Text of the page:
not use too many layers or you will block the light from the
flashlight). Cover another flashlight with blue cellophane
and a third flashlight with green cellophane. Go into a
darkened room, turn the flashlights on and shine them
against a wall so that the beams overlap, as shown in
Figure 3. Where red and blue light overlap, you will
see magenta. Where red and green light overlap, you will see
yellow. Where green and blue light overlap, you will see
cyan. You will notice that white light can be made by
various combinations, such as yellow with blue, magenta with
green, cyan with red, and by mixing all of the colors
By adding various combinations of red, green and blue
light, you can make all the colors of the visible spectrum.
This is how computer
monitors (RGB monitors) produce colors.
Colors by Subtraction - Another way to make
colors is to absorb some of the frequencies of light, and
thus remove them from the white light combination. The
absorbed colors are the ones you will not see -- you see
only the colors that come bouncing back to your eye. This is
what happens with paints and dyes. The paint or dye
molecules absorb specific frequencies and bounce back, or
reflect, other frequencies to your eye. The reflected
frequency (or frequencies) are what you see as the color of
the object. For example, the leaves of green plants contain
a pigment called chlorophyll, which absorbs the blue
and red colors of the spectrum and reflects the green.
Here is an absorption experiment that you can try at home:
Take a banana and the blue cellophane-covered flashlight you
made earlier. Go into a dark room, and shine the blue light on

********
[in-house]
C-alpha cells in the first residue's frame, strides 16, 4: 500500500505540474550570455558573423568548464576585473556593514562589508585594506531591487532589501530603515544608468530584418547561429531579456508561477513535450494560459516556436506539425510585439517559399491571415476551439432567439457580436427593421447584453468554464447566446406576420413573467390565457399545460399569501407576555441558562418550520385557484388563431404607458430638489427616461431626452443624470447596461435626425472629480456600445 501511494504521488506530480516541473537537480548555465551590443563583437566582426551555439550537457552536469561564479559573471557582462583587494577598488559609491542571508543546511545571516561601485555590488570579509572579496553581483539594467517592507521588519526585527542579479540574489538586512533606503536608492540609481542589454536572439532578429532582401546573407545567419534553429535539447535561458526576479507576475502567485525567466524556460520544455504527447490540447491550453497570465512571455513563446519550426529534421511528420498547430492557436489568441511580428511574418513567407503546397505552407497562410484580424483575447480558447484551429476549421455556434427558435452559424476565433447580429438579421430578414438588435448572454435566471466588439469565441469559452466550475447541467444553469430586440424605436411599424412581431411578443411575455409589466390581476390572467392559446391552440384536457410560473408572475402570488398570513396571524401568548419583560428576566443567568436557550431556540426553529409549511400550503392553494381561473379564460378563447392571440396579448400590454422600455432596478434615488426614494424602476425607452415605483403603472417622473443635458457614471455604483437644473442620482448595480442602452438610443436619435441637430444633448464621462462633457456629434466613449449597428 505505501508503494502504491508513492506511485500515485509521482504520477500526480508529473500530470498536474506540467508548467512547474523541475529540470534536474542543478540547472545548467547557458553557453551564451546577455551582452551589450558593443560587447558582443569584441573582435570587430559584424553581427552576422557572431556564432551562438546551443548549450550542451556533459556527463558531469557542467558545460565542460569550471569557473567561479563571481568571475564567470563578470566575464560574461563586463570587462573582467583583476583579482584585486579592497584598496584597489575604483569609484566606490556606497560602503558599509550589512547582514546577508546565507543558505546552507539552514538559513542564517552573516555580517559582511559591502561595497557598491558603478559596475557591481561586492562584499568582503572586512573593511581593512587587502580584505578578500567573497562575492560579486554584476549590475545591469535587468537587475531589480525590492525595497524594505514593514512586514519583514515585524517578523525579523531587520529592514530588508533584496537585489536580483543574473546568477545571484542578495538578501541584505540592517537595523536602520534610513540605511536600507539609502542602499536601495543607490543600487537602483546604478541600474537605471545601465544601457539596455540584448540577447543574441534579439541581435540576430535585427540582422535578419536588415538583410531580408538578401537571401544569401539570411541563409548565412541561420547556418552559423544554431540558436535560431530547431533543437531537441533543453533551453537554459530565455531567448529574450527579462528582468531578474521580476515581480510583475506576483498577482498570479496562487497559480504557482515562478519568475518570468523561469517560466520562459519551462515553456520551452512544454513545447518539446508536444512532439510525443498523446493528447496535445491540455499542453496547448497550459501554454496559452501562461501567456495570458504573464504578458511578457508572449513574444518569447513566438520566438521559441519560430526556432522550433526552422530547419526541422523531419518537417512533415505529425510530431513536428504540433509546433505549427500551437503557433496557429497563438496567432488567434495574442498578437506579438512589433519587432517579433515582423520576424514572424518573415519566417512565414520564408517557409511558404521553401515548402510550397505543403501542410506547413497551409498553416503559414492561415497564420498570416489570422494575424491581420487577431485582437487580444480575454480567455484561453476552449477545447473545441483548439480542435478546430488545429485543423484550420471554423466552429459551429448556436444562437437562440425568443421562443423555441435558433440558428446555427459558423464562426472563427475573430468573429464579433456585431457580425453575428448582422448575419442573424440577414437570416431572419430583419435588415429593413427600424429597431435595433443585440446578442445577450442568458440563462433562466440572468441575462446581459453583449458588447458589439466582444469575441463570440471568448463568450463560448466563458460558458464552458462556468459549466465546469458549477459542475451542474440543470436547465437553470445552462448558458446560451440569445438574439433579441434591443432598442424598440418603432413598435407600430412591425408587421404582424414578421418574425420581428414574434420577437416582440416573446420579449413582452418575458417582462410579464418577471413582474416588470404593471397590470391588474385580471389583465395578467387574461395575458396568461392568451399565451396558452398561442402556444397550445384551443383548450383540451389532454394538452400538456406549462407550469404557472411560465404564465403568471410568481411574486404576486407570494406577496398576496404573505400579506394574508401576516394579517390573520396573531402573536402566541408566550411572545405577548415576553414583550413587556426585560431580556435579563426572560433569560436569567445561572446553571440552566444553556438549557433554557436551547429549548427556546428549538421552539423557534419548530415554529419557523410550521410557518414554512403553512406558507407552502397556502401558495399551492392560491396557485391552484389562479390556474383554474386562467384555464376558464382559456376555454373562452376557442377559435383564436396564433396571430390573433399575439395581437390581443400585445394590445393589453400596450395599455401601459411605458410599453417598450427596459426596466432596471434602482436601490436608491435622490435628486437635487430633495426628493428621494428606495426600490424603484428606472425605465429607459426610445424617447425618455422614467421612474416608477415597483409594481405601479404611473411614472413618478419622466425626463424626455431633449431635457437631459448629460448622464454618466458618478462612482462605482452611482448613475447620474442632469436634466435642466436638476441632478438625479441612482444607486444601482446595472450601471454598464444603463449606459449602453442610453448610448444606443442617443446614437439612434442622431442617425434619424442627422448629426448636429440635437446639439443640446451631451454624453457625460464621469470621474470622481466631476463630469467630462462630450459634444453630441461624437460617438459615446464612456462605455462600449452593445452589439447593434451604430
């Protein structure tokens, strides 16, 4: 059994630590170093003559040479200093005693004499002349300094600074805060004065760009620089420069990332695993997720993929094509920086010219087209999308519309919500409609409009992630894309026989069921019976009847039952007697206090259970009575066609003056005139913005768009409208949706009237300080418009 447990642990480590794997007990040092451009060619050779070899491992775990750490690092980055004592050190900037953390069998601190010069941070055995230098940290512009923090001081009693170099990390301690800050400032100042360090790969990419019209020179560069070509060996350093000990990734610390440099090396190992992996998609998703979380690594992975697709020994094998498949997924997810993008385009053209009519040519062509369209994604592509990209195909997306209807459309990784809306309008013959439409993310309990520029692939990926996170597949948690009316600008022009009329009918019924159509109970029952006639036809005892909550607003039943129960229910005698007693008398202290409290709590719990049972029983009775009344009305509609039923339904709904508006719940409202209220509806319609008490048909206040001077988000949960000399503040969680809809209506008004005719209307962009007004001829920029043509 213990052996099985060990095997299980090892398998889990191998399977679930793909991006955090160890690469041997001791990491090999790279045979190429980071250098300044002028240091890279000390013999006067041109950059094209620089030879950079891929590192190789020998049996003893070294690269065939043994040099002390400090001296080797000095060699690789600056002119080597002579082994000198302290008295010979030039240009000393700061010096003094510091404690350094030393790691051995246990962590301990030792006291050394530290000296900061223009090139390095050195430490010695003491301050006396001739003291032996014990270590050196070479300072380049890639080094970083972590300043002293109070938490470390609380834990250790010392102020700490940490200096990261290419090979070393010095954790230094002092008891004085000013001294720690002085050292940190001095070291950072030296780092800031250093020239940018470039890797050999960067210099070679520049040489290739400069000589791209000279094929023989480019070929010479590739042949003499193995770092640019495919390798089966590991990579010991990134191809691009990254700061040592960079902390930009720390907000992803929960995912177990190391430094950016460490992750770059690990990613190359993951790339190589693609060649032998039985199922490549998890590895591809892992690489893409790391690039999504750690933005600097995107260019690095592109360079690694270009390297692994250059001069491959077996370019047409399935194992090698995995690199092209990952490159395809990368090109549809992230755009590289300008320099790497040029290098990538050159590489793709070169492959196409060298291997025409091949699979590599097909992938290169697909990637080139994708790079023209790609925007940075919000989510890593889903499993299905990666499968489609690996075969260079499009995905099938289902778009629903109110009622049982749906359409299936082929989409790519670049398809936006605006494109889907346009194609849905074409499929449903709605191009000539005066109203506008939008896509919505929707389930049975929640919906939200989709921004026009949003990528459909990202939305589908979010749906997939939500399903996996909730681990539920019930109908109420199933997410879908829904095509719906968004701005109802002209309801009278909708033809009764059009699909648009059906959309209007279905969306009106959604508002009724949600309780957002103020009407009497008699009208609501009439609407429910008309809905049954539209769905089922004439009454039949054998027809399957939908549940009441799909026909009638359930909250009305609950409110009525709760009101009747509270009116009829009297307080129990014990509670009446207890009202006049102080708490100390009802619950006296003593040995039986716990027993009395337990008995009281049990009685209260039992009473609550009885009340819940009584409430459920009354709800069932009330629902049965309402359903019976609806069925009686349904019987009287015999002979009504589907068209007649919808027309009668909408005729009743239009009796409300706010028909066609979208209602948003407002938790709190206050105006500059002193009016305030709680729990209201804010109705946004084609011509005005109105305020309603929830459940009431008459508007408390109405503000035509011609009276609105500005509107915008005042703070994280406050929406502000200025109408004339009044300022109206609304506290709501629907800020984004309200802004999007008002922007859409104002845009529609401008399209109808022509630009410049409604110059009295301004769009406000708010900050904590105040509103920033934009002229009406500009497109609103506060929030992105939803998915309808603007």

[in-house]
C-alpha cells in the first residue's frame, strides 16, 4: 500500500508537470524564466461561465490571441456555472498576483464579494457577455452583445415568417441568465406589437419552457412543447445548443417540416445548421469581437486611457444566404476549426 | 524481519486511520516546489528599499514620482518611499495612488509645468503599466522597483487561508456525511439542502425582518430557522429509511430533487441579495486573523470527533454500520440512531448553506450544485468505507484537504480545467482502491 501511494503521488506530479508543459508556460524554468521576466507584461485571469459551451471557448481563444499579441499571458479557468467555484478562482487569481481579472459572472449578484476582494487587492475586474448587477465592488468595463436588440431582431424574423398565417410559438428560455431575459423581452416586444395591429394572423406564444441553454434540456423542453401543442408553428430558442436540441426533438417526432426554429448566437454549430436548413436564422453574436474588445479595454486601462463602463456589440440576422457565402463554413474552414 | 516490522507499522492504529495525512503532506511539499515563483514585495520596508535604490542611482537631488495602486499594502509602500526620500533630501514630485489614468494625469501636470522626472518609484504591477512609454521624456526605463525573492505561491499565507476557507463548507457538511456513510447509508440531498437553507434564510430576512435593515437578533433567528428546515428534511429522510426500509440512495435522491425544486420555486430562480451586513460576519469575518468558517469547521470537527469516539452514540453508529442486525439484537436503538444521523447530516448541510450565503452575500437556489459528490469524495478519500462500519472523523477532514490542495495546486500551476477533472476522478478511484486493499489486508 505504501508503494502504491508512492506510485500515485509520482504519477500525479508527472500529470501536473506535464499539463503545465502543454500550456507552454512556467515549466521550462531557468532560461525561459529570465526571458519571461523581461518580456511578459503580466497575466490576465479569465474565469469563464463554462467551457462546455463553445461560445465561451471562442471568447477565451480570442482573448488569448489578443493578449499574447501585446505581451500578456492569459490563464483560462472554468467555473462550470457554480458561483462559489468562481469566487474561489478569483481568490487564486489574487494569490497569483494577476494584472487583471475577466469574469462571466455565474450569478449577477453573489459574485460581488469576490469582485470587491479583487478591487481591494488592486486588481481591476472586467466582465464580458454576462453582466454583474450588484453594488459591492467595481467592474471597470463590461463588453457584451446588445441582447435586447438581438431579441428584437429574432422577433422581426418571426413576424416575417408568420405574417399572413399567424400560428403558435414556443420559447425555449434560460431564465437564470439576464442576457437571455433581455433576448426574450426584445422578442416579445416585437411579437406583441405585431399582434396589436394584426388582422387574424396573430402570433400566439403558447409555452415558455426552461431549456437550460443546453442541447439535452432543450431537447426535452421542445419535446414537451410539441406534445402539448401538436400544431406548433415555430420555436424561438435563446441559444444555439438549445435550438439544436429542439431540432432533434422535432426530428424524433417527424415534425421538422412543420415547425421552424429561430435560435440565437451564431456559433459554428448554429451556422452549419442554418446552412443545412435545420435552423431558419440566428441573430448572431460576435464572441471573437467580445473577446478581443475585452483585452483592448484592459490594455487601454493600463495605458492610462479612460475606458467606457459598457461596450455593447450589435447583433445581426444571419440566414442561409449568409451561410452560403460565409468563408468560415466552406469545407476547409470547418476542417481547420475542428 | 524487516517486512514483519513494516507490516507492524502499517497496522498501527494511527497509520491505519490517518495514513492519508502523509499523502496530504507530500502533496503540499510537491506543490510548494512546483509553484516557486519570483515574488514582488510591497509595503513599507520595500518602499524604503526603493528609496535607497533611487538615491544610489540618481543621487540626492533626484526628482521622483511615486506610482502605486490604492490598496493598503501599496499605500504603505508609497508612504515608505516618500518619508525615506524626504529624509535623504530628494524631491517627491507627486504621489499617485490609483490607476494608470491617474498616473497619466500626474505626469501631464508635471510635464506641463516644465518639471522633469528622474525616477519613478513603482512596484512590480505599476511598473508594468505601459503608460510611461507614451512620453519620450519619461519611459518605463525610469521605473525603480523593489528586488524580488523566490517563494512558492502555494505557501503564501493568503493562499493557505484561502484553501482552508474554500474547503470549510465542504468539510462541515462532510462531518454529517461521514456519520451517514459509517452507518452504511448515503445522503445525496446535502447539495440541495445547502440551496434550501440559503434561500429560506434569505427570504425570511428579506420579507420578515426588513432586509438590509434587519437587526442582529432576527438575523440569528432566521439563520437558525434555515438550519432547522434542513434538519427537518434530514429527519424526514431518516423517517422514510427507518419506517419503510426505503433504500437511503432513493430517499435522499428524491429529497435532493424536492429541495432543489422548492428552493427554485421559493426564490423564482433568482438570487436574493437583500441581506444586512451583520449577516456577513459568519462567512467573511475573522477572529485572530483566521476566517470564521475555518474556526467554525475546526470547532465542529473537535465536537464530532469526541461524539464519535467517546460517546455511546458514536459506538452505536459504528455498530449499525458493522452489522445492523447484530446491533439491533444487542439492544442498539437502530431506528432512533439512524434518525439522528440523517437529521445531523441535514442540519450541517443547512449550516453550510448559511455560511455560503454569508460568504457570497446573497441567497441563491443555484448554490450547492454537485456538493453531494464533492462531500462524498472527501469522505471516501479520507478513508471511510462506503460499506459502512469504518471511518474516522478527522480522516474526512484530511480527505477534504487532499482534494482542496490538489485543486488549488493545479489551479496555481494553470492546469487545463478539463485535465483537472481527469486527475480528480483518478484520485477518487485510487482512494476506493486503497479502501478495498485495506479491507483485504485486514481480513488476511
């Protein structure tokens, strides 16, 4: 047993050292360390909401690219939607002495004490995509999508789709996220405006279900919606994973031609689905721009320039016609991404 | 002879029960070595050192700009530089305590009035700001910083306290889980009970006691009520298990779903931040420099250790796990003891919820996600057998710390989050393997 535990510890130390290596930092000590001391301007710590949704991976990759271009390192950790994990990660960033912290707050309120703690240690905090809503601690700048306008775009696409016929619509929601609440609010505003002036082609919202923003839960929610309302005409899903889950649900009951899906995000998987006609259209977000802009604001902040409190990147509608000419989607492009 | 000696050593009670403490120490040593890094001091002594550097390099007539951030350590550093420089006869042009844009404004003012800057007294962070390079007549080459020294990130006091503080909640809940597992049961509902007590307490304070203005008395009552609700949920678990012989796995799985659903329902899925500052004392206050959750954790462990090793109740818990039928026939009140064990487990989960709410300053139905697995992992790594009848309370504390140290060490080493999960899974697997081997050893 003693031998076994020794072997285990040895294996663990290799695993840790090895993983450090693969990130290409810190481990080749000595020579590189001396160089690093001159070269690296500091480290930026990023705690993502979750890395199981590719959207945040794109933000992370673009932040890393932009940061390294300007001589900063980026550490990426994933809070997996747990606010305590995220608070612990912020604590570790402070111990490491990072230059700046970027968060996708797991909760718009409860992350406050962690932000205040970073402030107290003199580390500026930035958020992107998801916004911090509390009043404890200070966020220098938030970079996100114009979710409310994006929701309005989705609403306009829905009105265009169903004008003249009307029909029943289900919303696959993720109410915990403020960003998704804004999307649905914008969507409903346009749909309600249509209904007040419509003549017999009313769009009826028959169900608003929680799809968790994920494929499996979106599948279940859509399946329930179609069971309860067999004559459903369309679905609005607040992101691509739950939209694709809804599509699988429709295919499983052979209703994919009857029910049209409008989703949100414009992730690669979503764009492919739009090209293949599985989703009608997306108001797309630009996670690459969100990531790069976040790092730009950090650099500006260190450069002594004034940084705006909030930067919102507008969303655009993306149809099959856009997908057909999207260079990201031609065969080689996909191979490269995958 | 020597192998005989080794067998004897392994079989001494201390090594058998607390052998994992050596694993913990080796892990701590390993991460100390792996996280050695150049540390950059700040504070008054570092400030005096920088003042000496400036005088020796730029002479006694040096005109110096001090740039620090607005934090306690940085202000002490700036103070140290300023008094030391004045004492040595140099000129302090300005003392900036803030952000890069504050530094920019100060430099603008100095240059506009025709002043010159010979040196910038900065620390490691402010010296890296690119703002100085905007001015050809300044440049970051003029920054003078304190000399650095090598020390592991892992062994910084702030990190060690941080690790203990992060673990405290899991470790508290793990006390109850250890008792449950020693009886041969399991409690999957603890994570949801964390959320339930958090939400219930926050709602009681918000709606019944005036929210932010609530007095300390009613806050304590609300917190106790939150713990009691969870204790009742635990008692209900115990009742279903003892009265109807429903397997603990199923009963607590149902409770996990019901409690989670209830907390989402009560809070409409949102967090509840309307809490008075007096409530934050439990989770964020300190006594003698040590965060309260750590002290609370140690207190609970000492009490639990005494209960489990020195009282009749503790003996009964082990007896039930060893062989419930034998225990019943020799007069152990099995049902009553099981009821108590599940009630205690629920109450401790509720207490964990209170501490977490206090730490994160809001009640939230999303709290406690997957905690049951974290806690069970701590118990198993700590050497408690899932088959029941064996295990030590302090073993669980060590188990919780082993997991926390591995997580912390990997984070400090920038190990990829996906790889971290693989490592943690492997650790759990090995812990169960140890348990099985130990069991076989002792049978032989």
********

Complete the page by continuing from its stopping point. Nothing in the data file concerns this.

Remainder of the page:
the banana. What color do you think it should be? What color
is it? If you shine blue light on a yellow banana, the yellow
should absorb the blue frequency; and, because the room is
dark, there is no yellow light reflected back to your eye.
Therefore, the banana appears black.
So, if you had three paints or pigments in magenta, cyan
and yellow, and you drew three overlapping circles with those
colors, as shown in Figure 4, you would see that where
you have combined magenta with yellow, the result is red.
Mixing cyan with yellow produces green, and mixing cyan with
magenta creates blue. Black is the special case in which all
of the colors are absorbed. You can make black by combining
yellow with blue, cyan with red or magenta with green. These
particular combinations ensure that no frequencies of visible
light can bounce back to your eyes.
But the color scheme demonstrated in Figure 4 appears to go
against what your art teacher told you about mixing colors,
right? If you mix yellow and blue crayons, you get green, not
black. This is because artificial pigments, such as
crayons, are not perfect absorbers -- they do not absorb all
colors except one. A "yellow" crayon can absorb blue and
violet while reflecting red, orange and green. A "blue" crayon
can absorb red, orange and yellow while reflecting blue,
violet and green. So when you combine the two crayons, all of
the colors are absorbed except for green. Therefore, you see
the mixture as green, instead of the black demonstrated in
So there are two basic ways by which we can see colors.
Either an object can directly emit light waves in the
frequency of the observed color, or an object can
absorb all other frequencies, reflecting back to your
eye only the light wave, or combination of light waves, that
appears as the observed color. For example, to see a yellow
object, either the object is directly emitting light waves in
the yellow frequency, or it is absorbing the blue part of the
spectrum and reflecting the red and green parts back to your
eye, which perceives the combined frequencies as yellow.
When Light Hits an Object When a light wave
hits an object, what happens to it depends on the energy of
the light wave, the natural frequency at which electrons
vibrate in the material and the strength with which the atoms
in the material hold on to their electrons. Based on these
three factors, four different things can happen when light